There were 17 participants in the workshops; all the participants were pupils of Ukombozi Primary School and were aged between 11 and 15 years. In addition, there were two researchers facilitating the workshop, three university students from a nearby university, one of the schoolteachers, and the school headmaster. While monitoring the children's actions and behavior, specific attention was paid to their attitudes and their expressions of feelings towards the topics, to their group dynamics and interactions, and to their shared understandings of the topics.
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After a day of individual interviews with the pupils, the workshop started with cycles that each worked through seven stages (Fig. 2). Each cycle started when the facilitators (researchers, assisting teachers, and students from Tumaini University) gave the pupils a challenge that they may encounter in their life. The facilitators prepared the challenges before the sessions, and they were based on themes familiar from the literature and from pupils' interviews. Next, the pupils prepared their strategies for solving those challenges by individually writing a short text file. Pupils proceeded to discuss their strategies together, and they selected, in groups, a number of strategies as a point of continuation. Pupils prepared a drama on the topic and recorded their drama using their computers. The facilitators collected the pupils' video clips and used them later to produce a compilation video. After the pupils had recorded their drama pieces, they proceeded to make illustrations. The text files and illustrations were also collected to be used in the final web application and as research data. From there, we proceeded back to step one by giving the pupils a new challenge (Fig. 2).
Through the workshop, the headmaster of the school supported all our activities, and was interested in the pupils' performance. A teacher of the school joined each workshop day, mainly in a role of observer and learner. He introduced us to textbooks used at the school. Additionally, the teacher helped with communication between pupils and the researchers. However, the Tumaini University students were the main communication bridge between researchers and pupils. Therefore, the workshop's schedule was agreed between Tumaini University students, the headmaster, and researchers to assure that the students and pupils were present. The headmaster also informed the pupils' parents about the workshop before it started, and they were invited to a "graduation ceremony," where the children presented their work. During each stage of the workshop, either a teacher from the school or the headmaster of the school was involved in planning and translating the challenges. In addition, they observed how the XO-1 laptops were used for integration with other curriculum material.
Before the workshop started, the pupils were individually interviewed. We asked them about their hobbies, XO-1 knowledge, their preferred software, and finally we asked them about their life dreams. The pupils' dreams consisted mostly of occupations: becoming a doctor, pilot, journalist, teacher, professor, soldier, engineer, businessman, nurse, lawyer, and priest. This information was crucial for designing a meaningful workshop in line with the pupils' own interests and ambitions. After this part, the overall work process worked through iterative cycles of challenges (see Fig. 3).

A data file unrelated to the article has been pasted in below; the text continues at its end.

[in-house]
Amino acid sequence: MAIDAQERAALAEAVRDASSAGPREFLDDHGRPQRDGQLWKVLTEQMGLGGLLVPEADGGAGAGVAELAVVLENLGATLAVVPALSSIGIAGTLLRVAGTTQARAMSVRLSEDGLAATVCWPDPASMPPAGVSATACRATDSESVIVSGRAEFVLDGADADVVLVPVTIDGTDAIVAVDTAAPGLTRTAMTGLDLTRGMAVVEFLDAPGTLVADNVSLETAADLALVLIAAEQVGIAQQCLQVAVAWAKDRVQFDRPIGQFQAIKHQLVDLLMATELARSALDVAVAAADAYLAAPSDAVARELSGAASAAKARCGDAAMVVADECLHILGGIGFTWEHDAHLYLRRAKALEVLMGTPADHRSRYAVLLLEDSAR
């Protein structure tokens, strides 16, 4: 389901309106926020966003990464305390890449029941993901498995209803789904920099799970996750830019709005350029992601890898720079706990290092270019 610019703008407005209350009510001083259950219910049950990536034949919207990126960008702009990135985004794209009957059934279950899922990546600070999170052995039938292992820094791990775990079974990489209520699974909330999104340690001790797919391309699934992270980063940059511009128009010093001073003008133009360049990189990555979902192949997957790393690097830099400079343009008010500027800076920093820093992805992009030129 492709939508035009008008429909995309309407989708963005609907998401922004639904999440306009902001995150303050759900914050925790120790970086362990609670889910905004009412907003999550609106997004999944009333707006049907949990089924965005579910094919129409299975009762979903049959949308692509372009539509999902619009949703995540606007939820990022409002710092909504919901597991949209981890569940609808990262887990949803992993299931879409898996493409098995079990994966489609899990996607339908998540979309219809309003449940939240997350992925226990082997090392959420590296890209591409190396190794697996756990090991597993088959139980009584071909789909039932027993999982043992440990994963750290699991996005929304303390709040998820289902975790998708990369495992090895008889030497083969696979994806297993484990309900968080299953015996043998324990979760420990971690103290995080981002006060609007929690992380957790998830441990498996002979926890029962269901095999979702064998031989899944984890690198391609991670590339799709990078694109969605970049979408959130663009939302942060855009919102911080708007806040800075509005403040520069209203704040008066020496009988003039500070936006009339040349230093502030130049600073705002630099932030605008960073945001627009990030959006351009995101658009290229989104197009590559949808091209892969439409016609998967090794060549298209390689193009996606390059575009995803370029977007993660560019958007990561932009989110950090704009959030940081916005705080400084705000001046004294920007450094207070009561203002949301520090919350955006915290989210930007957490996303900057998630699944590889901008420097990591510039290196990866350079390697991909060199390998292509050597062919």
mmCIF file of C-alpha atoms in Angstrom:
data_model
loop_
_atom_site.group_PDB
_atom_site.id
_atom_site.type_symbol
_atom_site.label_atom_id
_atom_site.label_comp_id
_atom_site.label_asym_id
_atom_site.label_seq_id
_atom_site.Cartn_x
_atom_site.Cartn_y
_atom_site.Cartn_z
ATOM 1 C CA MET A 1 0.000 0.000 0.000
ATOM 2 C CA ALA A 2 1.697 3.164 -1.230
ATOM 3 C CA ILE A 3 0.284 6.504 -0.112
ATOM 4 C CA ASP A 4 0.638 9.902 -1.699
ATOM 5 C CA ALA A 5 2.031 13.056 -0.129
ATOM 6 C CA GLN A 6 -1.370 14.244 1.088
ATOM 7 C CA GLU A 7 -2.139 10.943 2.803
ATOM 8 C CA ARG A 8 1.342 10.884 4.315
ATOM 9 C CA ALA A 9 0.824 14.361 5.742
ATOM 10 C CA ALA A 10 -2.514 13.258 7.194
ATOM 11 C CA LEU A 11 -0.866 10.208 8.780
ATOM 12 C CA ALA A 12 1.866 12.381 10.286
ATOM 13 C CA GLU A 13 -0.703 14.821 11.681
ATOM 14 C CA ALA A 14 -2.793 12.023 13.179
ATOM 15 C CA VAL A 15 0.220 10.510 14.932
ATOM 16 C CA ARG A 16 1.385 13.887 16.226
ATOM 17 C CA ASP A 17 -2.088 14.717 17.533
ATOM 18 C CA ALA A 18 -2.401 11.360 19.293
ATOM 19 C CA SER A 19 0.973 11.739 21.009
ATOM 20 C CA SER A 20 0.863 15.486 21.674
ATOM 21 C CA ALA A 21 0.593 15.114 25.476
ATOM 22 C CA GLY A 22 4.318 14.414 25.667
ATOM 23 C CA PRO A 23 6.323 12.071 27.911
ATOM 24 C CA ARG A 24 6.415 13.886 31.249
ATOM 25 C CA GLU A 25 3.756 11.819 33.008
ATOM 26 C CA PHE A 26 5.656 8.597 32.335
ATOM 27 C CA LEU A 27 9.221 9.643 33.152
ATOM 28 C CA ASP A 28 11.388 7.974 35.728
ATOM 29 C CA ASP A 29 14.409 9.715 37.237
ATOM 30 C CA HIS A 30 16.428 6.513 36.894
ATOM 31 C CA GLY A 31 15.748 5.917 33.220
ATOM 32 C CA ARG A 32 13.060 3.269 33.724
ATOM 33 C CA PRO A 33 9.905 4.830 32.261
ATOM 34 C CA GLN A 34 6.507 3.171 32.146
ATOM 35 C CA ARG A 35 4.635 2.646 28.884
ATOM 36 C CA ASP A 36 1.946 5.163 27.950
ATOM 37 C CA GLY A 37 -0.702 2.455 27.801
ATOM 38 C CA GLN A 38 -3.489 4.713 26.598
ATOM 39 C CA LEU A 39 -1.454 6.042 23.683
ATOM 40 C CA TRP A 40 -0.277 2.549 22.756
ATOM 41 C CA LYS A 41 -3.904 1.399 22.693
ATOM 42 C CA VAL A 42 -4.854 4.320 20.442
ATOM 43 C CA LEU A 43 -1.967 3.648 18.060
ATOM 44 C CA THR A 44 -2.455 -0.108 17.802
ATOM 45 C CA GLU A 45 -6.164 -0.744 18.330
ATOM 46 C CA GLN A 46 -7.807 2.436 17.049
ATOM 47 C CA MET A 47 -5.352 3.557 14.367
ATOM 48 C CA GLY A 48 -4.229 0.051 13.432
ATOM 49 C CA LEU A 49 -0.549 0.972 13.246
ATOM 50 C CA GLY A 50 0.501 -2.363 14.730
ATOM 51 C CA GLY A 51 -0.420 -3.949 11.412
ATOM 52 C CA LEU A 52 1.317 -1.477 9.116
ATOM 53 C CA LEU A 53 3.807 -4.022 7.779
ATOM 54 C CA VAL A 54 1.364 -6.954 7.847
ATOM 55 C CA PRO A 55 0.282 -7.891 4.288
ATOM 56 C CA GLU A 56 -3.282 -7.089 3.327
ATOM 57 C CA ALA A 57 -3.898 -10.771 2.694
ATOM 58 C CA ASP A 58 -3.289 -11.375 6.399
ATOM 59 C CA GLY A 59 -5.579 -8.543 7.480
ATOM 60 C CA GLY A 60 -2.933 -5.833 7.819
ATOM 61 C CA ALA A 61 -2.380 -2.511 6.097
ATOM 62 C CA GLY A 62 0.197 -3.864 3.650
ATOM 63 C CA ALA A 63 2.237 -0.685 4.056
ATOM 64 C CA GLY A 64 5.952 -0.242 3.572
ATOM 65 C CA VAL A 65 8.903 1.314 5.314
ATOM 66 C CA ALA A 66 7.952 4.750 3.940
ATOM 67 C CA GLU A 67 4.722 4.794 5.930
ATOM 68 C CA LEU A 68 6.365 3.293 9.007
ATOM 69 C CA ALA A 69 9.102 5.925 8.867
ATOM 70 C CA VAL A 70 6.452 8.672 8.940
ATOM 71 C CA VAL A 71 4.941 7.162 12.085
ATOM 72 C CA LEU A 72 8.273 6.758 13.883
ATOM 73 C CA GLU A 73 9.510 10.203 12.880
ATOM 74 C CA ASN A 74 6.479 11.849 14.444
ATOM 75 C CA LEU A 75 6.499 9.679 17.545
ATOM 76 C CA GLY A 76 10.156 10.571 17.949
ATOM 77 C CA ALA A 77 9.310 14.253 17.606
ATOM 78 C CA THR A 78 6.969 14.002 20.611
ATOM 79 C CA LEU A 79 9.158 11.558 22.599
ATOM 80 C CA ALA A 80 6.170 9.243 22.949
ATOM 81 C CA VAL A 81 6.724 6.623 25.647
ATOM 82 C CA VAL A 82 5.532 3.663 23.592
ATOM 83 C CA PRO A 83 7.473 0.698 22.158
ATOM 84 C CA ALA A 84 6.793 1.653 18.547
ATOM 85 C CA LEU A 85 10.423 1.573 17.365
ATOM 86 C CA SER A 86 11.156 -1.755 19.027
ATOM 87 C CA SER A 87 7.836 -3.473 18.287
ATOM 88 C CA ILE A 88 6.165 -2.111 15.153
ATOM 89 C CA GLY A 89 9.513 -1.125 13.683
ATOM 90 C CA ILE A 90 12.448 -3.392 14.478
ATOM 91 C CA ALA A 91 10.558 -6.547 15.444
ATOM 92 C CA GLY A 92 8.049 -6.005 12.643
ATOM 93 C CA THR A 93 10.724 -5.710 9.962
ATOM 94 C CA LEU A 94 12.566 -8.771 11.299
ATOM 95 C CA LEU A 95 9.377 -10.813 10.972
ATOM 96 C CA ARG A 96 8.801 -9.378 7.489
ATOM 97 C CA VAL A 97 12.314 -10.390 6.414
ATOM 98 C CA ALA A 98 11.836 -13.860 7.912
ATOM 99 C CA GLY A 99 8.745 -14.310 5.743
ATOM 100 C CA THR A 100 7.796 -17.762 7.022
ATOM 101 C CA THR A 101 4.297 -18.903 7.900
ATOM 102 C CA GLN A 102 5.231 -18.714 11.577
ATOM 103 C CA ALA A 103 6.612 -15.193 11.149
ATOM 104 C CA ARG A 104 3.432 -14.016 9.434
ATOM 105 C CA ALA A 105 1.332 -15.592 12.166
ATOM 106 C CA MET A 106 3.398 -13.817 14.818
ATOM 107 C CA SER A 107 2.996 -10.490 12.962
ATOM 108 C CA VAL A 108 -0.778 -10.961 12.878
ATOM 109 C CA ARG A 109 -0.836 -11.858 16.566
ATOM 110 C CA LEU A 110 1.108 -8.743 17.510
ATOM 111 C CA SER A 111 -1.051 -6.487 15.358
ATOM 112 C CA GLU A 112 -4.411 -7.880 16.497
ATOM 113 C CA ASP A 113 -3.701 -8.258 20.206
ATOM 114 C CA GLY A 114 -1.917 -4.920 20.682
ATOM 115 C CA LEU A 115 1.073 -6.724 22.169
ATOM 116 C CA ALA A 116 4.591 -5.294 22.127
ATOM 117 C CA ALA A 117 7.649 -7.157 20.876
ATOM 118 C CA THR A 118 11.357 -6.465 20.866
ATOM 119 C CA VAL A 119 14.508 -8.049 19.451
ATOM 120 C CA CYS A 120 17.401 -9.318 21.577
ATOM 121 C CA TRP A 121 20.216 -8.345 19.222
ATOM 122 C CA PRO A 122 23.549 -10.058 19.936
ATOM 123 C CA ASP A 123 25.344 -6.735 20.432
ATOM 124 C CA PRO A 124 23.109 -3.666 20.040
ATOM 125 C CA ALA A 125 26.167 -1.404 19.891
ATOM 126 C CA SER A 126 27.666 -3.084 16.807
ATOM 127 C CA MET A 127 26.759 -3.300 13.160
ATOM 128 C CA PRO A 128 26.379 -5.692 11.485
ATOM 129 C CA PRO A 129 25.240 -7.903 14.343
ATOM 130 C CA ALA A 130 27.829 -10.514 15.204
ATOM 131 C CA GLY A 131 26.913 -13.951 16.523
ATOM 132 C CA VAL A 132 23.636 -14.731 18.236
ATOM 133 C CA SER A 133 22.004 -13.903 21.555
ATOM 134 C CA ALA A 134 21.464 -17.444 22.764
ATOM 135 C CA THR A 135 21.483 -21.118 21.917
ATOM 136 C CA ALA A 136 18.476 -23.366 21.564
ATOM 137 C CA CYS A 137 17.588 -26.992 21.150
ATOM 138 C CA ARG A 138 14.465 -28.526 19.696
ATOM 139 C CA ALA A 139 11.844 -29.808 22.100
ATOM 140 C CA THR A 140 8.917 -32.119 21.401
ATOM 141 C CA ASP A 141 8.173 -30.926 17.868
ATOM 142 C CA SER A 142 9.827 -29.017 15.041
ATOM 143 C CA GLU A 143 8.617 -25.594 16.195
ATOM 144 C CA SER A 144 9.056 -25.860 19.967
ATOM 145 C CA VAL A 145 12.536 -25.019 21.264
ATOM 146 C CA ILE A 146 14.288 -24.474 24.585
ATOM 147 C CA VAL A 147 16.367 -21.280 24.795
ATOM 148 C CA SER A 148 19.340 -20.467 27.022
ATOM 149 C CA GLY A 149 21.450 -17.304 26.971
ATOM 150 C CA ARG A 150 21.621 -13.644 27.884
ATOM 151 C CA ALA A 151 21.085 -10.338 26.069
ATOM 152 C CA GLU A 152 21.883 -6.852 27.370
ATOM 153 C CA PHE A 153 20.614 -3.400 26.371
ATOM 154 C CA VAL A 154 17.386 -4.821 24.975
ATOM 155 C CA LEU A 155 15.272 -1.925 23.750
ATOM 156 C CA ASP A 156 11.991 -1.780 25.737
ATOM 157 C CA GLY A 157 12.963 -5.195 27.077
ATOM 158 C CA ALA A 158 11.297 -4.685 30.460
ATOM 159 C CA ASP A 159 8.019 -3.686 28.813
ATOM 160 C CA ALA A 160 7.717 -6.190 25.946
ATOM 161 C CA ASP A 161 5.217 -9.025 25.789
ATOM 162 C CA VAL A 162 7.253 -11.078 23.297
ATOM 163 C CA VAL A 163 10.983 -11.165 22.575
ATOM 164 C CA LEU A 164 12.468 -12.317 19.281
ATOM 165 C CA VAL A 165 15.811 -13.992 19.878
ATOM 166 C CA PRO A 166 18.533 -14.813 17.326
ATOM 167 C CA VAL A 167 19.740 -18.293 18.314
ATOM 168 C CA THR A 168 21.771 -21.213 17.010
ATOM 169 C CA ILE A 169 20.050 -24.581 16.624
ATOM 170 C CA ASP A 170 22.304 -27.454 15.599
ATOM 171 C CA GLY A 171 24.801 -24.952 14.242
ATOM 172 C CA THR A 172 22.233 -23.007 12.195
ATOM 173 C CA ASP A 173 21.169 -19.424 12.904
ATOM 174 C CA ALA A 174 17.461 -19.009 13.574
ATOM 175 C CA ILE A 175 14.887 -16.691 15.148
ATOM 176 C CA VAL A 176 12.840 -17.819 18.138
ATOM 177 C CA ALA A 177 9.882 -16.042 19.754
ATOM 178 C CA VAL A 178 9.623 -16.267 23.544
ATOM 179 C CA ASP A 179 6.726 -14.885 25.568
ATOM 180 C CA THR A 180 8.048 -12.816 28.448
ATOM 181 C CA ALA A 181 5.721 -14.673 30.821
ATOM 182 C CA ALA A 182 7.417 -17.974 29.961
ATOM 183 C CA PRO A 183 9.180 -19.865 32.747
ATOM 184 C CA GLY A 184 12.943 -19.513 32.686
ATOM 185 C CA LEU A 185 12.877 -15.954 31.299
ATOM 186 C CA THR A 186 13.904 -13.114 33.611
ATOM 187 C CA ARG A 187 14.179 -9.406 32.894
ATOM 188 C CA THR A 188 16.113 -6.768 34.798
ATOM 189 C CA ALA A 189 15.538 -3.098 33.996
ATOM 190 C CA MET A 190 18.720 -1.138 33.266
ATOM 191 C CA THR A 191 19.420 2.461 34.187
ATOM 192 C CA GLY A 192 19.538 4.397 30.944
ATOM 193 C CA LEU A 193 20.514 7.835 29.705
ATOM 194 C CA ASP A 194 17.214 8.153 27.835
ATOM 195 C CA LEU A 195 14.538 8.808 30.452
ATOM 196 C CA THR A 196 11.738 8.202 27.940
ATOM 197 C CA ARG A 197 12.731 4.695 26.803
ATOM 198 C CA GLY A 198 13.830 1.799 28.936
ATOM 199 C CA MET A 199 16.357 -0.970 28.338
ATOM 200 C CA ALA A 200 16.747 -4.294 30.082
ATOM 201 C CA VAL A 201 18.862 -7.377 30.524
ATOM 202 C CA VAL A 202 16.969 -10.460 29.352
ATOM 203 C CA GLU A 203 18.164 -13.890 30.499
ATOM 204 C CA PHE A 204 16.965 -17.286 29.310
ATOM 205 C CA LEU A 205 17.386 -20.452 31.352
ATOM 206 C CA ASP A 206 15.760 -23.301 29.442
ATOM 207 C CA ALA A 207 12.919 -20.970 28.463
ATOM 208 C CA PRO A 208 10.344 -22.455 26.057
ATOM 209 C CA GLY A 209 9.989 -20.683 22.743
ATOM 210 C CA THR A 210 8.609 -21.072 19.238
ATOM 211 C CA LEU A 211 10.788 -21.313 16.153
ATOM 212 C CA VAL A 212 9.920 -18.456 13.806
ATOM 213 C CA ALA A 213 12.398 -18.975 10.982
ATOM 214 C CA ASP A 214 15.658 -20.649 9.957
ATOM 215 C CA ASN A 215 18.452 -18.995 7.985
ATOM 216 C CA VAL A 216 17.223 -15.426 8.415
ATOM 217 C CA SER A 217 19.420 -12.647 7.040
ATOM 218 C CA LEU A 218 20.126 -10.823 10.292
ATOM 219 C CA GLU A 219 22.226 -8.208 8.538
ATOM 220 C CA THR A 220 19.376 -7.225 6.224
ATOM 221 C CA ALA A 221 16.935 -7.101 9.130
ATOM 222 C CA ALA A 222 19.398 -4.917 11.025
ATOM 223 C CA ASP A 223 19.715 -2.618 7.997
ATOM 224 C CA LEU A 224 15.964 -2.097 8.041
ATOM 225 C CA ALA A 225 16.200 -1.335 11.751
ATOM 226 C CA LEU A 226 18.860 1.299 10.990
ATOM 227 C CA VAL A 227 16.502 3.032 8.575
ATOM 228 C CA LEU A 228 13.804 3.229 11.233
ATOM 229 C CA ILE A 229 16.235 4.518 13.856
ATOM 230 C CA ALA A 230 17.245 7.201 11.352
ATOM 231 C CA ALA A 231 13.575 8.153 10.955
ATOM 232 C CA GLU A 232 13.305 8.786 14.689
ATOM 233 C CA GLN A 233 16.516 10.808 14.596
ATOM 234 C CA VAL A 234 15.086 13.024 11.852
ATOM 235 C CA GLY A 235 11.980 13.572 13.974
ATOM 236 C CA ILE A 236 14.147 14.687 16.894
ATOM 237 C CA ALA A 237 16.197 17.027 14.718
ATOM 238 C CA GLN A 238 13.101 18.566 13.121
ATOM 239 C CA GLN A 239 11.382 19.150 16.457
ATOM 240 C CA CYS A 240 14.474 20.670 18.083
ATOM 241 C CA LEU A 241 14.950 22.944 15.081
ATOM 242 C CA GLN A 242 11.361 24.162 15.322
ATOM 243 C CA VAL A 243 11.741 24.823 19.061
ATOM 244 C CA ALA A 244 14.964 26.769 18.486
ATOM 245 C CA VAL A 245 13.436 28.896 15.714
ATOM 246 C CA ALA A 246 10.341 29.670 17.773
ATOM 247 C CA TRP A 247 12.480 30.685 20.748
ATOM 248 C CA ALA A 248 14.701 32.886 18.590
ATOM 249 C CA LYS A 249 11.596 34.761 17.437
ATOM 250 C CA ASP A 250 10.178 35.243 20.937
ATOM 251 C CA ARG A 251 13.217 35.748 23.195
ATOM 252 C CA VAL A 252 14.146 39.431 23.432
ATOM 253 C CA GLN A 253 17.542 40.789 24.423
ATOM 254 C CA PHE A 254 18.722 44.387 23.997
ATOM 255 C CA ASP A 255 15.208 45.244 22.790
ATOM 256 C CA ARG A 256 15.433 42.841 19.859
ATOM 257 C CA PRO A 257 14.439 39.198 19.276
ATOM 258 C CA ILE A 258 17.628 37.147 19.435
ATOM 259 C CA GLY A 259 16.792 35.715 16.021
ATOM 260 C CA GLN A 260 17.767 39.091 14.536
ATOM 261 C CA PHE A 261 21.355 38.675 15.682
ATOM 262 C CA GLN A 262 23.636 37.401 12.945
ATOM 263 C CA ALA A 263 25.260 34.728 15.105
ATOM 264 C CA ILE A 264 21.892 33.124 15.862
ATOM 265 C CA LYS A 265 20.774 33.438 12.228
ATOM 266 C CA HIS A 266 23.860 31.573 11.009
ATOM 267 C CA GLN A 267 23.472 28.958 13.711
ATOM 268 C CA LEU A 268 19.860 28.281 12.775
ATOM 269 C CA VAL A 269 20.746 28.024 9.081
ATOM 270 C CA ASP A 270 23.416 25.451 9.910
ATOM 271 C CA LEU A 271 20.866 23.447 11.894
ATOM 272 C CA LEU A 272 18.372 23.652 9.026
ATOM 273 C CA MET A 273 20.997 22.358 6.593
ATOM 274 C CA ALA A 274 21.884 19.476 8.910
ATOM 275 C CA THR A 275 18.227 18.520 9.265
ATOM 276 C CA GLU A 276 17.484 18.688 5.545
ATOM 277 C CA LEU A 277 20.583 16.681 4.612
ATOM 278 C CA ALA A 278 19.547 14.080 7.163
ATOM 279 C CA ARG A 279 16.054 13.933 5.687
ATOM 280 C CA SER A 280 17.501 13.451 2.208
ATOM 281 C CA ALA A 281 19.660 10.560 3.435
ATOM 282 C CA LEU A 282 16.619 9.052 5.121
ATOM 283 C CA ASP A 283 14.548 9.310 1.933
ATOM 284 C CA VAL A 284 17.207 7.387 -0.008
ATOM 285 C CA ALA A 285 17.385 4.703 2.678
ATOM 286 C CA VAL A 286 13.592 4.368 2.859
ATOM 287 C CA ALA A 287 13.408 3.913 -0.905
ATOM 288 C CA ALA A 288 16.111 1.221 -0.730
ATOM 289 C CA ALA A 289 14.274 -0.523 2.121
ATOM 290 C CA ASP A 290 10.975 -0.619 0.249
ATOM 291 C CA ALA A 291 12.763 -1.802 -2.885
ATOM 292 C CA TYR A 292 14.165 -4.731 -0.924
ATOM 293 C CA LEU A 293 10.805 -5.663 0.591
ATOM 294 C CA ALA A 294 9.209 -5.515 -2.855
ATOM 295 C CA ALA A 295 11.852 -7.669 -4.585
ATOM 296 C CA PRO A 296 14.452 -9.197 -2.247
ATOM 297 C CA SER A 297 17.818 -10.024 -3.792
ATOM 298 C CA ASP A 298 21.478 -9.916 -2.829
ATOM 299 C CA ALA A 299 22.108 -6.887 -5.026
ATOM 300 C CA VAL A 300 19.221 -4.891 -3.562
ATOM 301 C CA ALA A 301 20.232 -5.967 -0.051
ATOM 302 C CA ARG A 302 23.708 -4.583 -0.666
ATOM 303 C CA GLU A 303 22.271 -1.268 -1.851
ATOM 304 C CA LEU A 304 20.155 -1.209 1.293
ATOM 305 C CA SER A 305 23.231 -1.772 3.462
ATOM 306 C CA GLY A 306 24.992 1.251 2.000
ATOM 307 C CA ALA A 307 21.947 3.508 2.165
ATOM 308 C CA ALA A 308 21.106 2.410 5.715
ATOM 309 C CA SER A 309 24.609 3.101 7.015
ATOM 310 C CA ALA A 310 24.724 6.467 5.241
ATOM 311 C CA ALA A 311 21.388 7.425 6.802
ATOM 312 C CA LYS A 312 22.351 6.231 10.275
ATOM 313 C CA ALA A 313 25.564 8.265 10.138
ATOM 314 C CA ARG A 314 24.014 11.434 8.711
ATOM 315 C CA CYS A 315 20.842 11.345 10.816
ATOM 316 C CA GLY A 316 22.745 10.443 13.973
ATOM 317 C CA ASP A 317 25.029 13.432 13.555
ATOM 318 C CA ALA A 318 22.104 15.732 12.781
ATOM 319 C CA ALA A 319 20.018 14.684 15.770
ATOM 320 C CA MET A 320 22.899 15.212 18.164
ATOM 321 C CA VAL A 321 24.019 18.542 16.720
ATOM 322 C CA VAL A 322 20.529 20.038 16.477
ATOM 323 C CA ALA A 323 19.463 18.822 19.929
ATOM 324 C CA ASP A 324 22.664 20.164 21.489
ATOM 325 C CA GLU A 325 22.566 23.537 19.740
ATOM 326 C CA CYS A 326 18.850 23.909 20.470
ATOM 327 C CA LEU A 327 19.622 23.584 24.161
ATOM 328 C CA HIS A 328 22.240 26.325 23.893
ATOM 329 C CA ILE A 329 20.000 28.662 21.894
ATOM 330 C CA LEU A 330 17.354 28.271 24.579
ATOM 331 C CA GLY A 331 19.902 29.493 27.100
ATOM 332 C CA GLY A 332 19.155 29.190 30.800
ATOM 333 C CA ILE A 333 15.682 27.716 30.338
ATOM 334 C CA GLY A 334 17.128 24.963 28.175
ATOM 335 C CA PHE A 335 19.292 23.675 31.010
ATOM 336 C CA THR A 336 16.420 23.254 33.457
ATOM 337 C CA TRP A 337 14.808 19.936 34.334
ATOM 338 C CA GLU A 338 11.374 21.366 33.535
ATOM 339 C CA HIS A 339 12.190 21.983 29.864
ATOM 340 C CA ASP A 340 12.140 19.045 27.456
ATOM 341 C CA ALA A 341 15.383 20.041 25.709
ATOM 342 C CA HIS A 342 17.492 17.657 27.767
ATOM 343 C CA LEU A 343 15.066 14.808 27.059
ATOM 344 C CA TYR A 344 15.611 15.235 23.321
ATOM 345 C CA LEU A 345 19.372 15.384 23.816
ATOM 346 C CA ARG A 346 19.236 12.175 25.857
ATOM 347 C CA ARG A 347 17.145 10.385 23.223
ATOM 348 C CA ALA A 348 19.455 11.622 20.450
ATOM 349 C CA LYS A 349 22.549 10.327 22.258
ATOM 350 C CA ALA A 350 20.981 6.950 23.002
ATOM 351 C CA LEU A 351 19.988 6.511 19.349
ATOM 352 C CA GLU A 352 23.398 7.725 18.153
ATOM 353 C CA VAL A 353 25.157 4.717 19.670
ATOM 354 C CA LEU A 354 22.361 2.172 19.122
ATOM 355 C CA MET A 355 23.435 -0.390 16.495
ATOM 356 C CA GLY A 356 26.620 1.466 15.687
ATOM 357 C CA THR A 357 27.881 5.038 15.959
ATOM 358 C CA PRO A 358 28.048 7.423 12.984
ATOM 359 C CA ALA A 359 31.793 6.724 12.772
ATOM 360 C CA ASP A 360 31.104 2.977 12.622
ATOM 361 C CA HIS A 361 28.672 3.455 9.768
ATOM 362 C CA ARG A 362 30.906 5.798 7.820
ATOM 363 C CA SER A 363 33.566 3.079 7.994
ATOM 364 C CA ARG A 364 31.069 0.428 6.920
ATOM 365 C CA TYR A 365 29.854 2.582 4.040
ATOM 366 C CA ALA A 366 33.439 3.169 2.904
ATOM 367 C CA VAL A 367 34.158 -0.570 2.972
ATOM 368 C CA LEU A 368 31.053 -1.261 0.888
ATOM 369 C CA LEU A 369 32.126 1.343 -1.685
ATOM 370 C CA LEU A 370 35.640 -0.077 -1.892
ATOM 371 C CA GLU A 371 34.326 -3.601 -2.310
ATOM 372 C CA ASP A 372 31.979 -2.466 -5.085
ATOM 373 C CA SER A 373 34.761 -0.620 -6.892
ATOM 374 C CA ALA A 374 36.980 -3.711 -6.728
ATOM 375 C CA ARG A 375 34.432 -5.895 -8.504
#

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Challenge 1: Failing studies
The first challenge in the workshop arose from the tension between the children's dreams and challenges in life, and the socio-economic environment of Tanzania. The first challenge concerned difficulties in school: "You are failing your studies. What will you do to make sure you can still reach your goals?" The problems that children may face are concerned with the exclusivity of the schooling system, that children may need to repeat a year, that their parents may not be willing to invest in school fees if the child is not doing well in school, and that secondary and tertiary education are only accessible to well-performing and well-off pupils. Pupils discussed their strategies together and expressed their strategies in drawings and text made with the XO-1 computers; they selected strategies for a drama play; they video recorded the drama plays with their laptops; and they displayed the videos using their laptops.
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Pupils came up with three kinds of strategies (Fig. 4). The most popular were various forms of escape strategies: Half of the pupils believed that the higher-quality education of private schools would help their study performance. However, as private schools require additional funding, the children planned that in order to secure funding, they would use the church, radio, and the Internet for getting in contact with possible sponsors, such as organizations and famous people. The second strategy type relied on the children's own efforts: studying harder, but also working harder at home so that the parents would be more willing to continue to support their studies. The third approach was a sort of outsourcing of the problem; either to a higher power or to a possible financial sponsor for studies.
Challenge 2: Resources and the learning environment
The next challenge was based on a typical situation in Tanzania: Those pupils who complete primary school need to find a good secondary school. Thus, the next big obstacle concerns the learning environment and funding. We hypothesized a quite common situation where the children's caretaker becomes sick and children need to acquire their own funding: "What would be the criteria for selecting a good school for you and how will you find funding?" The concern about losing one's caretaker is very real in Tanzania, and many children already live with adults other than their biological parents. In terms of school quality, children considered private institutions to be superior to government schools. They came up with ten quality concerns, which can roughly be grouped to five groups (Fig. 4).